4 percent of your days, about 3 years,

off your life, although if you could choose

which 3 that might not be

so bad, and on roughly 200 pounds,

as any 9th grade algebra student

can tell you, that’s 8 pounds, the difference

between fat and healthy, between

a good day and an 8-pound chip

of Norman sitting on your shoulder.


The Exterminator at Home


His wife tells him she’s seen the mouse

run across the floor and under the dishwasher.

She wants it gone. He knows he can’t use

poison, what with the cats and the baby,

and he hates the ones that snap you awake

in the middle of the dream of Cabo San Lucas. 

He thinks if only the mouse would come out

he’d catch it. His hands are big and could easily

cradle the mouse to the outside world,

but it won’t come out, and his wife wants it dead.

He gives in, sets his smallest trap,

baited with peanut butter and honey.


In the morning, something has gone wrong. 

The mouse is there, bar across his back,

immobile but clearly not dead. His wife says,

Throw it in the trash. He says he has to finish the job.

Stomp on it, she says. Drop it down the disposal.

He cringes, takes it out to the shed,

lays it on the bench, picks up a hammer,

catches his eye, sees his hesitation.

He goes to his truck with the 4-foot bug

on top, takes the gun from behind the seat,

holds it in front of him. Now he’s certain

the mouse looks him square in the eye.

He pulls his hand back, sits and waits.

He takes the gun back to the truck,

and that’s when the answer hits him.

Out of sight, out of mind,

the mouse on the ground,

the truck in reverse,

then drive just to be sure.




I’ve always believed in brains

over brawn, nice and easy,

might doesn’t make right.

I’ve lived long enough to know

the power of the gentle touch,

the unhurrying of time,

unforcing of motion and emotion,

but then, I am a man, and sometimes

the tendencies inherent in such

are stronger than the influence

of anything learned in childhood,

and so, one cold morning

when the van’s sliding door

was frozen shut, I gripped and does nothing. He thinks the mouse

the handle hard and pulled

harder, expecting mere virility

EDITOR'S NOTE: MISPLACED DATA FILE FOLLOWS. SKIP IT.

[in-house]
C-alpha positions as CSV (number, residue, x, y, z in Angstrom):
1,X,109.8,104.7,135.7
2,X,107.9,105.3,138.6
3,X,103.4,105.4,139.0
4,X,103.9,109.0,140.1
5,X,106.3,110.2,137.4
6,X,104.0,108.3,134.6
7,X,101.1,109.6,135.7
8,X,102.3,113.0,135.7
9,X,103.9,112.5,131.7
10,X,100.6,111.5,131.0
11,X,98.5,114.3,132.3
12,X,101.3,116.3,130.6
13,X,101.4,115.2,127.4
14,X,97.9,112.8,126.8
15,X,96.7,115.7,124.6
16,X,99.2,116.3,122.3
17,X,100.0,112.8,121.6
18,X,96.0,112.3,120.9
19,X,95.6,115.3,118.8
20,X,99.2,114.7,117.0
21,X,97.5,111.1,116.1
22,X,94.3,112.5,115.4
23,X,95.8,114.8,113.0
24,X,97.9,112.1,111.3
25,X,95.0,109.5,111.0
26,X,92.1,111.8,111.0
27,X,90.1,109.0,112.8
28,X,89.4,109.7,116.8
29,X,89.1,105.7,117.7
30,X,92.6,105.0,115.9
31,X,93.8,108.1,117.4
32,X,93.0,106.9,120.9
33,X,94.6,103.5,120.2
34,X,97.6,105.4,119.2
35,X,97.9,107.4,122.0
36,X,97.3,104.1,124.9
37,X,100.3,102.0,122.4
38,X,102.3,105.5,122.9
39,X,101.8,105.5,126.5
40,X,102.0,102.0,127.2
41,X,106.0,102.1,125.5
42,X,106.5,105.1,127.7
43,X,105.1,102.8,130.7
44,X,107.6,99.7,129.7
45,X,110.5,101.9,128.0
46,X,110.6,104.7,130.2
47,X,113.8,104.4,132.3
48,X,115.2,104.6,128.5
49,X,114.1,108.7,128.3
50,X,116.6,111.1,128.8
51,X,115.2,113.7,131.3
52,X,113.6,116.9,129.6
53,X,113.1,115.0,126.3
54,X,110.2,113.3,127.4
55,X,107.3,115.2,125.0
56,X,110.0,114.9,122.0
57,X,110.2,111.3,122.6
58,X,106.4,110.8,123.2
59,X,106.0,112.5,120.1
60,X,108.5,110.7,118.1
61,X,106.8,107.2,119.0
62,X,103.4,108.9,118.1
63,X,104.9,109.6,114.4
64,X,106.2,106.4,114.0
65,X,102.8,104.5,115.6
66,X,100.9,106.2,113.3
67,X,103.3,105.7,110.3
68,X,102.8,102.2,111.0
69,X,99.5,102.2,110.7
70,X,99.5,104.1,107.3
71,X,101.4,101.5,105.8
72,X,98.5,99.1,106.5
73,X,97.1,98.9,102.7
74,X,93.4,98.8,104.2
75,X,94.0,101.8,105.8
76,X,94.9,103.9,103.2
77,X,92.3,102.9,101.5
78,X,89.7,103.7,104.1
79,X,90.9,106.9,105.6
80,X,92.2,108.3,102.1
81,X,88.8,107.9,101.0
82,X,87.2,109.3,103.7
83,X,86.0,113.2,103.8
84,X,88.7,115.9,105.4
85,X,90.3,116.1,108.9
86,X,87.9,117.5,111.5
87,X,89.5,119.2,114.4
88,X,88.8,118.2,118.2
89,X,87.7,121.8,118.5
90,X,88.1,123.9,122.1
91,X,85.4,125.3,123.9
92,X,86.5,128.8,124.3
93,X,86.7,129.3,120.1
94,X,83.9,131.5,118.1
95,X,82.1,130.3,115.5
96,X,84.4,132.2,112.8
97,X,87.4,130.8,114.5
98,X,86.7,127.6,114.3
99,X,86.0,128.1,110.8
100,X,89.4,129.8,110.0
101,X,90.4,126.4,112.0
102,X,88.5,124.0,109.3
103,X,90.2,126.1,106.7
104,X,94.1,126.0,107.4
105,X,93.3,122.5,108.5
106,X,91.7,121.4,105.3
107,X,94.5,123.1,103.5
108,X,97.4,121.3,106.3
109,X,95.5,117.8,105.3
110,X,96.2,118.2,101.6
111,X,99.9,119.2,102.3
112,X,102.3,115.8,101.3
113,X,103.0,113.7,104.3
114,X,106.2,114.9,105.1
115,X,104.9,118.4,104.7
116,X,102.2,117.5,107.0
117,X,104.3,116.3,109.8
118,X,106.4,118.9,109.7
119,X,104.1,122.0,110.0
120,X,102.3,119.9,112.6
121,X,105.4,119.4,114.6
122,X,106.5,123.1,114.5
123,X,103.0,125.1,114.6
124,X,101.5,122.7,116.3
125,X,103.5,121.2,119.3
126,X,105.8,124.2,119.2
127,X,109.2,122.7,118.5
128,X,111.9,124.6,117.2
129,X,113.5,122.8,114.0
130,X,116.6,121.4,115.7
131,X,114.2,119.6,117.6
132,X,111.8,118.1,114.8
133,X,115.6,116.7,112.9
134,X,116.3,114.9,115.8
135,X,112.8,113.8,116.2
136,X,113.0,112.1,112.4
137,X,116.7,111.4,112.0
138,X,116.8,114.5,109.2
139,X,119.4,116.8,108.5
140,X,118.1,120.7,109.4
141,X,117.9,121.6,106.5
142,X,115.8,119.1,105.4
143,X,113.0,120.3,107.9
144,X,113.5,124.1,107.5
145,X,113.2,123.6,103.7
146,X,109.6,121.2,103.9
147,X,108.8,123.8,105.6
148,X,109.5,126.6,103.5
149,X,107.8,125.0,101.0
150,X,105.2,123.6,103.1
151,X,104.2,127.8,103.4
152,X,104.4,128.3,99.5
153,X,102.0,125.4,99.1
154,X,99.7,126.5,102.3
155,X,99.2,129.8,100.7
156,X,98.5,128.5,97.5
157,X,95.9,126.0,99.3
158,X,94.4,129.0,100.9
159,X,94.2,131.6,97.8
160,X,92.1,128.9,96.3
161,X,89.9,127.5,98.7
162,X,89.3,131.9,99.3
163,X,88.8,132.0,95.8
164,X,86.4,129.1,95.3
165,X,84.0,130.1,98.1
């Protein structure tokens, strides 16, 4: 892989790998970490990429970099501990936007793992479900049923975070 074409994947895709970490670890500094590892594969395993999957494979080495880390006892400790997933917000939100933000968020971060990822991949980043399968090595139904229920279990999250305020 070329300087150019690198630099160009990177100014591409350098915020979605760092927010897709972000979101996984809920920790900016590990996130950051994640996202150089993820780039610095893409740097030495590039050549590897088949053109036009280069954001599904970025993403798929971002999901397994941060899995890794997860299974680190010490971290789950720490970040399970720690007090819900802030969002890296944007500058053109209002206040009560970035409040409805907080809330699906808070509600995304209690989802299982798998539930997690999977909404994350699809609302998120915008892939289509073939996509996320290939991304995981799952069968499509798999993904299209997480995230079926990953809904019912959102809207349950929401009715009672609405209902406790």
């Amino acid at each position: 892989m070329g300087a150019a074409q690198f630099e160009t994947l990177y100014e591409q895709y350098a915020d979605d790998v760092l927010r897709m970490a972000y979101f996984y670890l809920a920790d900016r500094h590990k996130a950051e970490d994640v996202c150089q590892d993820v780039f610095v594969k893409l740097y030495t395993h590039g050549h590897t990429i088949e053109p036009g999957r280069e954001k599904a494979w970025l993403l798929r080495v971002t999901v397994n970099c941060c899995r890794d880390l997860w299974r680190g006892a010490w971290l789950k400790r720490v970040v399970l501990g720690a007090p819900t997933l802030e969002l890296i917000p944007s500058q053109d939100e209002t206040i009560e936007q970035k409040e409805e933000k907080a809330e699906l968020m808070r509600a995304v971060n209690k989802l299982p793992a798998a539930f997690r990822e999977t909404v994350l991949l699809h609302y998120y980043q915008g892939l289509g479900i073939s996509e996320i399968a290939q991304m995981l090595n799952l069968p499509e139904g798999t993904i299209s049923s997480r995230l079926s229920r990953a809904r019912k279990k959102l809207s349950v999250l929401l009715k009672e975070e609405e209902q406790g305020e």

to prove itself superior to anything

nature could muster against me.

Instead, I stood there moments later,

dumb as any beast,

beyond words, lacking direction,

the door still closed,

the handle broken off in my hand.


Exposing the Myth of Invincibility


Everyone I loved at the time was there,

Kendall and Ricky, my three brothers,

Darryl, with his cane and braces,

and Dorian, the biggest of all, state

arm-wrestling champion three years running,

the closest thing to a hero any of us knew.

We stripped down to briefs or boxers

to swim across the tiny pond,

barely 30 feet across.  We could

have walked around, but in July

in the sandhills of North Carolina

no one 15 or younger would

pass up a chance to dive into water

with no grown-ups around.

Some kept on shorts and shirts.

The rest, Tony, my youngest brother,

was forced to carry around,

slogging through swampy mess.

All was well until Dorian went under,

pulling two of us with him, then another.

He never told us he couldn’t swim.

All his strength meant nothing

in water, just more unbearable

weight, more force levied against

those trying to tame his thrashing about.

None of us made headway.  All swallowed

great gulps of water, took our turns

trying to bear him up, until at last,

Tony extended a limb and held out

against Dorian’s desperate pulling.

Afterwards, amid the gasping for breath,

the suddenly-shamed scurry to re-dress,

beneath the pride in Tony’s eyes,

there was something else,

the same unspoken fear

the rest of us felt, the knowledge now

that even the greatest could fall.


Danny Collier

Four Poems

Southern Legitimacy Statement:

I grew up in Memphis. I am a direct descendant of the Georgia Tann scandal. Once, I rode through Weakley County in the passenger seat of a decrepit MG roadster, unaware that the passenger seat was not bolted to the car. My grandfather hunted deer from his mid-century modern breakfast table, stepping to the porch when it was time to take the shot. I know the location of the capital city of the kingdom of Skullbonia. I have almost finished a book-length manuscript of poems related to chickens.


We work on the eggs of our arms.

What you call pre-teen ritual,

like huffing or autoerotic

asphyxiation. On the subject 

of which, Rederick dangles from his belt

while his brother laughs, as Steve bleeds into

his sheets, the boy taking a few rubles and 

a cassette while Tyrone taunts the men who beat 

him silent in his own house, not far from

his wife and his children, and when we bother

to tell the stories, they go egg-shaped.

They fill our sleeves as we prefer, and

define us in a hormonal,

biologically determined

accumulation of meat.

It's a hilarious joke 

until you have to live.



A sharp mind brings life to a sharp

blade. Bite your tongue and focus on 

the back of the throat. Practice one-

quarter twists. Focus on the groove

on the roof. Like stabbing cardboard.

Don't worry about blood. Focus on

the hole beneath the eyes. Focus

past your predator hands. Focus

on the damned dead plastic throat.

Bring it back to life. Make it squawk.


Father Son Breakfast

I thank high school physics 

for Brownian motion

and for clarity when 

I think about coffee. 

There's this conversation we have

at a McDonald's in Memphis.

Not a real McDonald's just

a McDonald's of the mind.

Not a real Memphis just

a Memphis of the mind.

We go there to drink hot coffee.